From Rendering to Reality: Surpassing the Hype
Imagemaking has always been an essential tool for architects. From napkin sketches to watercolors to highly detailed renderings, architectural visualizations convey core ideas as well as specific elements. They help firms win work and enable clients to sell projects to investors, city officials, and the public.
It used to be that clients would request photorealistic renderings near the end of the design process, an eye-catching image for a website or for display in a reception area. However, clients are increasingly requesting these highly detailed images much earlier in the design process. Often before a project is awarded and occasionally even before the contract is signed.
There is, however, an inherent danger in these hyperreal images: the promise of a future that the project may ultimately fail to deliver on. This is not only ethically questionable, it’s not fair to the client or the designer. Always mindful of our clients, at DLR Group such renderings serve not to embellish reality but to guide our process and fulfill the design concept.
Photorealistic renderings and animations set a strong vision and serve as a kind of architectural North Star. At every step along the design process we ask ourselves, “Does this align with the big picture?” Because we have “fallen in love” with the image, it’s only natural to work that much harder to realize its promise. This means designers labor to ensure that the details are true to the greater vision, and clients find ways to preserve their favorite elements, even through the reality of the budgeting process for the project.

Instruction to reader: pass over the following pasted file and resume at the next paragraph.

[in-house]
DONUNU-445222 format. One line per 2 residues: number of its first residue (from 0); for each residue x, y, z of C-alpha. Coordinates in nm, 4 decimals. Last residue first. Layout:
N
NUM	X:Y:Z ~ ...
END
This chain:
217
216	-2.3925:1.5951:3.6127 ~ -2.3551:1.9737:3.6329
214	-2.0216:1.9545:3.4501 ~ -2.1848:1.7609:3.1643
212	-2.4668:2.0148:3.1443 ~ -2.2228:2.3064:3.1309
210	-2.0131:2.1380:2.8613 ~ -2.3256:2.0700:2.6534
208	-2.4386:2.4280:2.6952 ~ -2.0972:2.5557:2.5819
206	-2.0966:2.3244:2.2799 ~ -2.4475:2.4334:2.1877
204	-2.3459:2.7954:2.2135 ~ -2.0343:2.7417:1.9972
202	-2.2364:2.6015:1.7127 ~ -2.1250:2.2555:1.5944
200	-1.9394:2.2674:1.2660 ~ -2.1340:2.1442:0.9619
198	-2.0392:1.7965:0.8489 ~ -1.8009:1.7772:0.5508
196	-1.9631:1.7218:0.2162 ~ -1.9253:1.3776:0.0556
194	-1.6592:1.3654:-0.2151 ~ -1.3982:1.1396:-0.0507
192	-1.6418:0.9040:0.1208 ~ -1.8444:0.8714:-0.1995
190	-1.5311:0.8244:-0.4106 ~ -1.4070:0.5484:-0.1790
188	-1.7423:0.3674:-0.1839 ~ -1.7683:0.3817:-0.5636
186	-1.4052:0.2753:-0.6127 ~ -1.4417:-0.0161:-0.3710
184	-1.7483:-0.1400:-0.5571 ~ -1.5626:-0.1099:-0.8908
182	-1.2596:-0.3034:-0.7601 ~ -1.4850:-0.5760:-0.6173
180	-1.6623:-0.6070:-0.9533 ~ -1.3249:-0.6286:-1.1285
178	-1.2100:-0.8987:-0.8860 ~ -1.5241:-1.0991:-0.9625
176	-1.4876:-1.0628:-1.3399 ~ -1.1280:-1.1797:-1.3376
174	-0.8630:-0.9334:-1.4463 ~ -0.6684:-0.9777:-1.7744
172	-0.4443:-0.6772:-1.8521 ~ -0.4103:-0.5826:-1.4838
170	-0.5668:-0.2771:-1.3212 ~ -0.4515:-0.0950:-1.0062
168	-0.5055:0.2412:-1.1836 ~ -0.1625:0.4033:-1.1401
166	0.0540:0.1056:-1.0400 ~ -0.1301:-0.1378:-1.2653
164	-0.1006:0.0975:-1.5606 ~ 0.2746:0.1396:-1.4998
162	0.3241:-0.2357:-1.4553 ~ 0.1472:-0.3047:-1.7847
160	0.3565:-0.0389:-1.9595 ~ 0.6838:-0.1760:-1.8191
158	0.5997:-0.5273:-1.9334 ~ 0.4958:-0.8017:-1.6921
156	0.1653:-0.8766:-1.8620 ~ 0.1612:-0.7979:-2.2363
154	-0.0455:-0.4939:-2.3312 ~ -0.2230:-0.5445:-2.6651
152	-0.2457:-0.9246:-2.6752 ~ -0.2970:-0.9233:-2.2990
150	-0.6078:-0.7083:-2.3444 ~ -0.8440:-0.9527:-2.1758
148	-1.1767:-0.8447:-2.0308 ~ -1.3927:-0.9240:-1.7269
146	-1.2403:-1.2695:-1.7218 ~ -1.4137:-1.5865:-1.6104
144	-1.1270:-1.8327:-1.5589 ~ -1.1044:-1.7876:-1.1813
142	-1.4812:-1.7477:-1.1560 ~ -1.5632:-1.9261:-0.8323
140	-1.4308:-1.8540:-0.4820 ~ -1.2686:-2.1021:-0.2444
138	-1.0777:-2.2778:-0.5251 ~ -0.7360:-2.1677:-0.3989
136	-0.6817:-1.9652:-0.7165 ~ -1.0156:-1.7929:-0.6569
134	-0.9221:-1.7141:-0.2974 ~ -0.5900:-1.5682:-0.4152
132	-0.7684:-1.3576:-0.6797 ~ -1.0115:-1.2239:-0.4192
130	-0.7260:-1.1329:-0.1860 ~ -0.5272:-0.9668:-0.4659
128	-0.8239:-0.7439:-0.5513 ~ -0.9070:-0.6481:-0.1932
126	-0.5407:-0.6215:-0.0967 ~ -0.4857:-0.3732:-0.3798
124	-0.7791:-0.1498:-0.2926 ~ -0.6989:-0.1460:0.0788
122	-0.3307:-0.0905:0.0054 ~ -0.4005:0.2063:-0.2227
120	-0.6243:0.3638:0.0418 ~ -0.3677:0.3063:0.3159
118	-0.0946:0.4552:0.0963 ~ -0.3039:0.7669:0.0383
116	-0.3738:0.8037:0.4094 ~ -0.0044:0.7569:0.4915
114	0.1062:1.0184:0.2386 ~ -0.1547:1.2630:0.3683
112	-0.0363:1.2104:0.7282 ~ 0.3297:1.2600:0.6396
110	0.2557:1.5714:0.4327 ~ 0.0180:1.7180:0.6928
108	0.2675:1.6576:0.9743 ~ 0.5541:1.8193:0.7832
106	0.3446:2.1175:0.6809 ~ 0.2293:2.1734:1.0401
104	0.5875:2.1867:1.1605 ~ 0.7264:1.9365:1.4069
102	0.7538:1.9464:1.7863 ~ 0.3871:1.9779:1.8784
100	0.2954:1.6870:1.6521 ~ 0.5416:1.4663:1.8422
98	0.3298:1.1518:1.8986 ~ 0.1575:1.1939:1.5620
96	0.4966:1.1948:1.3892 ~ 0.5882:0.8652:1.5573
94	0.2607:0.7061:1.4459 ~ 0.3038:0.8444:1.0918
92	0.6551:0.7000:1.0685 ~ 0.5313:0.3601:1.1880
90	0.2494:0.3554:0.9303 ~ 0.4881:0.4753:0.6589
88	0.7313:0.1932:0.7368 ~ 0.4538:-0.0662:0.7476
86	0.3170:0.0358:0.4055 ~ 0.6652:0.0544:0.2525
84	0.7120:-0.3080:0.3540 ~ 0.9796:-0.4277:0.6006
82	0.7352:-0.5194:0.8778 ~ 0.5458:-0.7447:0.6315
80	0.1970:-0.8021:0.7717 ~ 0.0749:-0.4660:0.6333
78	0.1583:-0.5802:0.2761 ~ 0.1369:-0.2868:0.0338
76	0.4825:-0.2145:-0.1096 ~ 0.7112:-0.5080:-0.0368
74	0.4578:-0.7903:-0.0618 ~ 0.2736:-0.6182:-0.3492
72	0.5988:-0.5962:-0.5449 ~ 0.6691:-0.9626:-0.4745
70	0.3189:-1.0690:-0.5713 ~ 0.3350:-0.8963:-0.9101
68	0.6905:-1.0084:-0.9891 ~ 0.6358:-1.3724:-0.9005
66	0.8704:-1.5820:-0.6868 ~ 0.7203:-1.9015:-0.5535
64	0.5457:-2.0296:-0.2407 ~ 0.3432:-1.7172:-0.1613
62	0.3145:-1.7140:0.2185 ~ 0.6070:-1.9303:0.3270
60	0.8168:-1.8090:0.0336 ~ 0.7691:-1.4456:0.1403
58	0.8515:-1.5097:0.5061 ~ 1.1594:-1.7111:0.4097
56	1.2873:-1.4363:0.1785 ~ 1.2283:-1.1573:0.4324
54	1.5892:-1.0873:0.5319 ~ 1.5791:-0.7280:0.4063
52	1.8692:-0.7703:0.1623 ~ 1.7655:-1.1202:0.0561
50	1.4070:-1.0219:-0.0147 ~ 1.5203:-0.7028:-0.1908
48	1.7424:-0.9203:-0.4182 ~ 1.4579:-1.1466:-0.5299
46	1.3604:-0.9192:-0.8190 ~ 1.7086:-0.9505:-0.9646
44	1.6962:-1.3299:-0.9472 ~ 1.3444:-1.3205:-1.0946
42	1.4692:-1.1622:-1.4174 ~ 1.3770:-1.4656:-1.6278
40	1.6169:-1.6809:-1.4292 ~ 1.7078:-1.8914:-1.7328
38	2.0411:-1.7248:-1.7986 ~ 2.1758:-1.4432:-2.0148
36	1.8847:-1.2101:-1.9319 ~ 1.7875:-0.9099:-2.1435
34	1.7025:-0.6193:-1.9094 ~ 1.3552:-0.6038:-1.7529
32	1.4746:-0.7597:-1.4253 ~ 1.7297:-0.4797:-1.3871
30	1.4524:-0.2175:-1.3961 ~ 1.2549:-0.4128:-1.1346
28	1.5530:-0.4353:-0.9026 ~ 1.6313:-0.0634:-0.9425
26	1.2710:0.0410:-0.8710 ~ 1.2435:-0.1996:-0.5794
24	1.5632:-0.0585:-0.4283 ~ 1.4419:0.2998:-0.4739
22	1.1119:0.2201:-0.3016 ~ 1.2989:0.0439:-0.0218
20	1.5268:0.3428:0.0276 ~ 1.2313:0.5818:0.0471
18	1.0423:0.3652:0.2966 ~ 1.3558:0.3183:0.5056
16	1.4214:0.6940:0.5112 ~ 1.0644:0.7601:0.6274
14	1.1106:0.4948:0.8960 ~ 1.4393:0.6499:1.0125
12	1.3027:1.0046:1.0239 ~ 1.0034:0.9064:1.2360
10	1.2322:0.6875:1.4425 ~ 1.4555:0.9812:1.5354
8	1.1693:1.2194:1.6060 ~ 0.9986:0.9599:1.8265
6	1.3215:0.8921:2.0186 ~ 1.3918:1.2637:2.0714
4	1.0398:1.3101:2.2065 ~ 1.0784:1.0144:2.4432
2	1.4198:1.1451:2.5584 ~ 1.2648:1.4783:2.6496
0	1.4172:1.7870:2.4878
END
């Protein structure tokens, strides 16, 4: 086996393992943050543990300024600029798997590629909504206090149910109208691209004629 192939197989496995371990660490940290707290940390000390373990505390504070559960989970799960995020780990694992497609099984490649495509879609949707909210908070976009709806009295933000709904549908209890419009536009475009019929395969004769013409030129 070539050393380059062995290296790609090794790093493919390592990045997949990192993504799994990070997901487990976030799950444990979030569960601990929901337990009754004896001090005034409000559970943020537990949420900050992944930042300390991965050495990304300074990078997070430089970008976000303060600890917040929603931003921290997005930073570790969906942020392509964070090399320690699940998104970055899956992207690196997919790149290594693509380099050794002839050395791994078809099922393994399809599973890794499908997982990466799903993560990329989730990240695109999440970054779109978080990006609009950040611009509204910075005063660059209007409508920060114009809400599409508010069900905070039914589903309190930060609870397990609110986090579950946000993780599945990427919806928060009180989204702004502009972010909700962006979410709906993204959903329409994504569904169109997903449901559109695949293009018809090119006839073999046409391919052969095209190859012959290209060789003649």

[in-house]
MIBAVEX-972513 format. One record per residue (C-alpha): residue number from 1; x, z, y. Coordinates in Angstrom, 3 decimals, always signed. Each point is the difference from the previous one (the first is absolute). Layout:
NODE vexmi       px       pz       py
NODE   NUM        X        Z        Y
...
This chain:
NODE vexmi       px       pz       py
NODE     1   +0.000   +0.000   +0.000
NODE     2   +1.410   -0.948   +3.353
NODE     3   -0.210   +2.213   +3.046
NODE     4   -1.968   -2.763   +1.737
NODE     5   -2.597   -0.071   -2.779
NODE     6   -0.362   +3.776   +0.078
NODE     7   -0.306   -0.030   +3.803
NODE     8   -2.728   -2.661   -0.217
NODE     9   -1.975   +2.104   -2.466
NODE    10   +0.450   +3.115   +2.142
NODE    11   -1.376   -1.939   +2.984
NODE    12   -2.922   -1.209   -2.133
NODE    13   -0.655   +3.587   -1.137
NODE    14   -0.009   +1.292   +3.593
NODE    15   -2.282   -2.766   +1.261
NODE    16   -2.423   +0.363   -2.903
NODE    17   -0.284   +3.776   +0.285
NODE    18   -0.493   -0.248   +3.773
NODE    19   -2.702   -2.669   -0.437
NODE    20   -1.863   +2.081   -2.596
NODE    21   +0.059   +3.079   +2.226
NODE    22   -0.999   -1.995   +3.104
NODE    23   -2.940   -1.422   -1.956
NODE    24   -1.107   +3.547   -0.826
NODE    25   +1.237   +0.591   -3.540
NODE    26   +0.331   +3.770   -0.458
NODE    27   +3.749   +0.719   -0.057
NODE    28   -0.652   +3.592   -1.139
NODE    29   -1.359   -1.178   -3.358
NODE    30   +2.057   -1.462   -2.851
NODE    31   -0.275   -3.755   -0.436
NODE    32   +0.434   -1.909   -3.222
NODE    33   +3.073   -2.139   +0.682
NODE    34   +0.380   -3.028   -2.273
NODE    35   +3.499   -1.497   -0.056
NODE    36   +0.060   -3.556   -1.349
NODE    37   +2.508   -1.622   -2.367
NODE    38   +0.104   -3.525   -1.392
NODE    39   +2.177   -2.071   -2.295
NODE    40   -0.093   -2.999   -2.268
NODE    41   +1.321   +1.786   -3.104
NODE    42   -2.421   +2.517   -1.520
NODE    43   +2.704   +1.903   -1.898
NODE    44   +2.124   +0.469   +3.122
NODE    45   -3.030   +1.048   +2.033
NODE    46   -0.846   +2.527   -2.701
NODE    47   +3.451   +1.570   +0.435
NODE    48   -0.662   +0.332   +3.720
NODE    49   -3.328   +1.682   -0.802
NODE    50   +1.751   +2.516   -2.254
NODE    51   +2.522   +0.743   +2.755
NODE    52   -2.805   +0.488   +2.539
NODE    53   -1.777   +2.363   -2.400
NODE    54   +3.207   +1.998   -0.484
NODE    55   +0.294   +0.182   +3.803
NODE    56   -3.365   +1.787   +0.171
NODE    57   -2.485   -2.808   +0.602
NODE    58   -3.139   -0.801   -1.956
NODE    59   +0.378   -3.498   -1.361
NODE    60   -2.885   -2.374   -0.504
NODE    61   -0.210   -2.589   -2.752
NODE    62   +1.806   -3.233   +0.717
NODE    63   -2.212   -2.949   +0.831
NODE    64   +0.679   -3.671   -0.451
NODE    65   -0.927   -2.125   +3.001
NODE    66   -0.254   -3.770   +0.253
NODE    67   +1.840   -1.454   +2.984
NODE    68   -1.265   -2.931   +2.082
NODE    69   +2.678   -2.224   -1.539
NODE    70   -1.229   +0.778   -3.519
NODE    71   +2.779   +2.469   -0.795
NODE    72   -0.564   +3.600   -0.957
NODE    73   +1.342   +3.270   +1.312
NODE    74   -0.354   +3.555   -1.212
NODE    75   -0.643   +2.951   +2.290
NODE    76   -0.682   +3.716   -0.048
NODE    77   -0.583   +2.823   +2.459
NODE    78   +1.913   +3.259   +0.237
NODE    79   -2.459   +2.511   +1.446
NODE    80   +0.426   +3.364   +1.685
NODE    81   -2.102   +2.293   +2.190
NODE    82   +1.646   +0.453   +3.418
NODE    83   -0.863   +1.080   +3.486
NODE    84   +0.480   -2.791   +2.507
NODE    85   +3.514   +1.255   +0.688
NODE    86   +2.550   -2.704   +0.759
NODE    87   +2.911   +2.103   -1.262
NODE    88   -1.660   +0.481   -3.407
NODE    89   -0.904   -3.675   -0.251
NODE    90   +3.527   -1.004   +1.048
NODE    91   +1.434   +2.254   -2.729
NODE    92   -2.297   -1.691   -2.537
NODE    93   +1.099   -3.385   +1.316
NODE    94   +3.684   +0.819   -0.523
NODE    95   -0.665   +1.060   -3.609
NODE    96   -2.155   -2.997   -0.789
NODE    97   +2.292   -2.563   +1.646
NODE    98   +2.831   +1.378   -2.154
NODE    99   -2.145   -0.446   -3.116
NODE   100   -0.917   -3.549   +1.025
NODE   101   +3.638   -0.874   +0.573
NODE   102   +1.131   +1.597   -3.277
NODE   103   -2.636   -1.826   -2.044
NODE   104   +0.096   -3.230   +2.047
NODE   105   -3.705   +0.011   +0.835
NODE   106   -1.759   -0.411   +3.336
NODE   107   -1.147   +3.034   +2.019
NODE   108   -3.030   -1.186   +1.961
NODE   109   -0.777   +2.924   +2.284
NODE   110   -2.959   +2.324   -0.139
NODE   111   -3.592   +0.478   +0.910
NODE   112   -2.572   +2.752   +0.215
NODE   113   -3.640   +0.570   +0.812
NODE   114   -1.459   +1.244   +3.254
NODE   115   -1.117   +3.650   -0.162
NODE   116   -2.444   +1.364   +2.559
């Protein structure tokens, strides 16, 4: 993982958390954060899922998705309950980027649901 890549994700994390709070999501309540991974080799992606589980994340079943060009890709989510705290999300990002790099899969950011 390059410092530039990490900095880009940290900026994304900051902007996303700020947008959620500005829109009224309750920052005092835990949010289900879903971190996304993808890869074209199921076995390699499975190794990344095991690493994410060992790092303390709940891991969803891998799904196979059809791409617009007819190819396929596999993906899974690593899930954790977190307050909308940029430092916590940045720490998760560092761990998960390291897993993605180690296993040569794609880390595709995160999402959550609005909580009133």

A terrific example of this is DLR Group’s Pinnacle Bank Arena, in Lincoln, Neb. The animation our team developed for this multipurpose venue allowed all stakeholders to understand the building in far more informative ways than an elevation or site plan ever could, generating excitement and buy-in. But what’s more thrilling is how completely the vision became a reality, something that surpassed even DLR Group’s goals. And that’s not just our opinion: in 2014 the venue was named Athletic Business’ “Best Arena in College Basketball.”
Architecture that’s better in real life than on a screen? For DLR Group, this is business as usual.